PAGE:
This need to find one row of information is sort of ironic since the beginning of the subsystem architecture begins with data, captured as business events, often being recorded on one row as data. Thus the beginning of the basic business system starts with a single row, and it ends with a single row as well.
Although single rows of data are needed at both ends of the process, the two rows are very different things. There is work that must be performed in the middle to create the reporting record. This is because the row at the beginning most often represents a single business event; a deposit, a sale, a receipt of inventory, a payroll payment. But the row at the back of the system represents an accumulation of many business events; total deposits, total revenue, total inventory received, total payroll expense. Somewhere between the beginning and the end of the system, these business events must be accumulated before the row that answers the question can be displayed.
And note there is, by definition, a passage of time between the business event and the reporting record, because the reporting record is an accumulation of business events. This accumulation can be done one record at a time, as each business event occurs, or it can be done after batches of business events have occurred.
The Posting Process
Of course this accumulation is what the posting process does. Historically, it did this at the end of the day, after the batch of business events had been received. The structure of these programs has probably changed very little since standardized in structured programming not long after the first ones were written. The program reads two files, and writes one file. The basic structure is
The parts of the program are as follows:
- Perform initialization. This section starts the program and gets ready for processing. It also usually reads the first record from the journal entry file, and the first record from the ledger file.
- Process records. This process compares the account number on the journal entry with the ledger record. Obviously a comparison has three possible results, less than, equal, or greater than.
- If the ledger account is lower, then updates to the ledger account are complete. The program writes the ledger balance for this account to Today’s Ledger Balance file. The program then reads the next ledger record from Yesterday’s Ledger Balance file and goes back to step 2.
- If they match, the program updates the Ledger Balance record with the amount from the journal entry. It does not write the new record to Today’s Ledger Balances file yet, but rather reads a new journal entry record, and returns to step 2.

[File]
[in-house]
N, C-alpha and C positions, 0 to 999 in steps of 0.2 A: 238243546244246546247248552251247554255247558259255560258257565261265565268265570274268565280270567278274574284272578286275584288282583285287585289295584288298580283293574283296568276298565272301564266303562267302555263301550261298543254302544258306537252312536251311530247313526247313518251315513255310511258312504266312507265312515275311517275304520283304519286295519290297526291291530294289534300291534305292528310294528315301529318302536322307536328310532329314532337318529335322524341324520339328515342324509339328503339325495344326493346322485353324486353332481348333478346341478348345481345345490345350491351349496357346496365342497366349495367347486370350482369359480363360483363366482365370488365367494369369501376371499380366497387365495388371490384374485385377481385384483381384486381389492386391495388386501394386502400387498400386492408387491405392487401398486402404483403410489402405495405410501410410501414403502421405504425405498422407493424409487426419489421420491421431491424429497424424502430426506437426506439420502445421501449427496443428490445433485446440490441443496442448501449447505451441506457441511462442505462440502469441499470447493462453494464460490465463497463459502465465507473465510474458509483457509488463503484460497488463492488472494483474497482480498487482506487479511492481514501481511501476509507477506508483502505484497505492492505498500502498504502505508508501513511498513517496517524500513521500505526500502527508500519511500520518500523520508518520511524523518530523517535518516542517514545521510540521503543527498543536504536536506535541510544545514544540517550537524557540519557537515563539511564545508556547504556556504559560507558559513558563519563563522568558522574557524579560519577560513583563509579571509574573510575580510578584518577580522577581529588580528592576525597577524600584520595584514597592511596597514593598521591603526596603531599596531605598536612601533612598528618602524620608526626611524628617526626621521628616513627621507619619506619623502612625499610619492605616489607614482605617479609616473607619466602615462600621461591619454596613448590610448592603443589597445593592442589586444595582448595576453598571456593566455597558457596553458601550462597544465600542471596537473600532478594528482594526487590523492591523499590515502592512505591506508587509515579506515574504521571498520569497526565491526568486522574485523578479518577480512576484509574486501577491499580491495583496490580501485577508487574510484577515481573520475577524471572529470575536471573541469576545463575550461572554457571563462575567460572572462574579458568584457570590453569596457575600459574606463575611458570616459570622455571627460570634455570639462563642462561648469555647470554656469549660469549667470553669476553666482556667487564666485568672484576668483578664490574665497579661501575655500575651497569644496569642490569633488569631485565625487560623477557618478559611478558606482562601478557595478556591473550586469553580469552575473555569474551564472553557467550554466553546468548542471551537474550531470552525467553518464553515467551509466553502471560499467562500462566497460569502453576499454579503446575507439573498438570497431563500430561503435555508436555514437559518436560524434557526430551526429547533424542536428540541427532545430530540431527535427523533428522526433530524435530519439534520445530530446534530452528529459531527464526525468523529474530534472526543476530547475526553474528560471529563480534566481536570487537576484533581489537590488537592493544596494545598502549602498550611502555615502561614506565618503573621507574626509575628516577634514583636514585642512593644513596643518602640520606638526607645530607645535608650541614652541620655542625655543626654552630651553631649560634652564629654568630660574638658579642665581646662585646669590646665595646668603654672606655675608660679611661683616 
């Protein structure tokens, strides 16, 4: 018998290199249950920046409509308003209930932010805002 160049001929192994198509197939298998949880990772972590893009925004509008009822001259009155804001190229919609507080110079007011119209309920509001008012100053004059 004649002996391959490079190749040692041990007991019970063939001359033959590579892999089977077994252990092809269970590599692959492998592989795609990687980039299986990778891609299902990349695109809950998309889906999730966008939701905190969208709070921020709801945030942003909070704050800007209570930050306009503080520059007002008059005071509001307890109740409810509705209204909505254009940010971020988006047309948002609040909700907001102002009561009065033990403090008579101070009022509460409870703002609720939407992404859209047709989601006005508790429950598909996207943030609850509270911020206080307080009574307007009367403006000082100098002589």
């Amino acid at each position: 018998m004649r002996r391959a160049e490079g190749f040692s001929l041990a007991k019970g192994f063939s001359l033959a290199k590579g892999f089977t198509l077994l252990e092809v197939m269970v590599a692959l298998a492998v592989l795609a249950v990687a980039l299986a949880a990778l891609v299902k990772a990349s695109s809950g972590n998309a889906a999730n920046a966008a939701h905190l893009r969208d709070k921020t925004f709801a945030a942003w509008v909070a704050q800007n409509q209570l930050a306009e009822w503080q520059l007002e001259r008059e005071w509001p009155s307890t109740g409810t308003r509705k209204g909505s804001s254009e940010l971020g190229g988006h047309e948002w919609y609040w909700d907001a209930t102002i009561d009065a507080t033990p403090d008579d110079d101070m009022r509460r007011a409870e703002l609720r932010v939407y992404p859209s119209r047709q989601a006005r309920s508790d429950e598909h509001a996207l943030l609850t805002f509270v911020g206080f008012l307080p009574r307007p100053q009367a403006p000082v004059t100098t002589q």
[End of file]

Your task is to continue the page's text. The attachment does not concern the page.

- If the ledger account is high, then the journal entry is for a brand new account that we don’t have on yesterday’s file. So the program creates a new Ledger Balance record and adds the Journal entry amount to it. Again, it does not write the new record, but rather reads a new journal entry record and returns to step 2.
Logic has to be added to force the program to continue until the end of each file is reached. In other words, it has to continue to copy all the ledger balances out to the new file even after it reaches the end of Journal File, or ensure that all new accounts created in the Journal File are created on Today’s Ledger file.
- Perform termination. Having read the last input record from both files, this section prints out a control report and the program cleans up after itself and stops processing.2
After the update program, a report using the updated balances was produced by another program. It simply read the new Ledger Balances, and created a report of the new balances. Because it only read the ledger balances, only the attributes that were part of that record were available for reporting; balances by other attributes on the journal entries could not be reported.
This posting process of the subsystem architecture defines what answers can be provided at the time it is created; whatever attributes are assigned to the summary file (effectively the ledger in our accounting example) are the only things that can be used in reporting. Other attributes are immediately dropped and thus unavailable for use in answering any other questions. In effect the piles are predefined at the time the system is started and the system can create no others.
So alternatively, what if the posting process was defined to not drop any attributes? This could be done, usually with significant performance implications because almost no summarization would happen. Each business event is almost unique simply because it has recorded on it the date and time the business event happened. This would also result in the posting processes answering almost no questions; it simply delays the problem of accumulating the rows to get to the answer to another place in the system. Ultimately these rows have to be accumulated to present the single row answer to a question.3
So the fundamental question is where in the system architecture to do the accumulation of business events to reporting answers? That depends on which approach is taken to the reporting problem.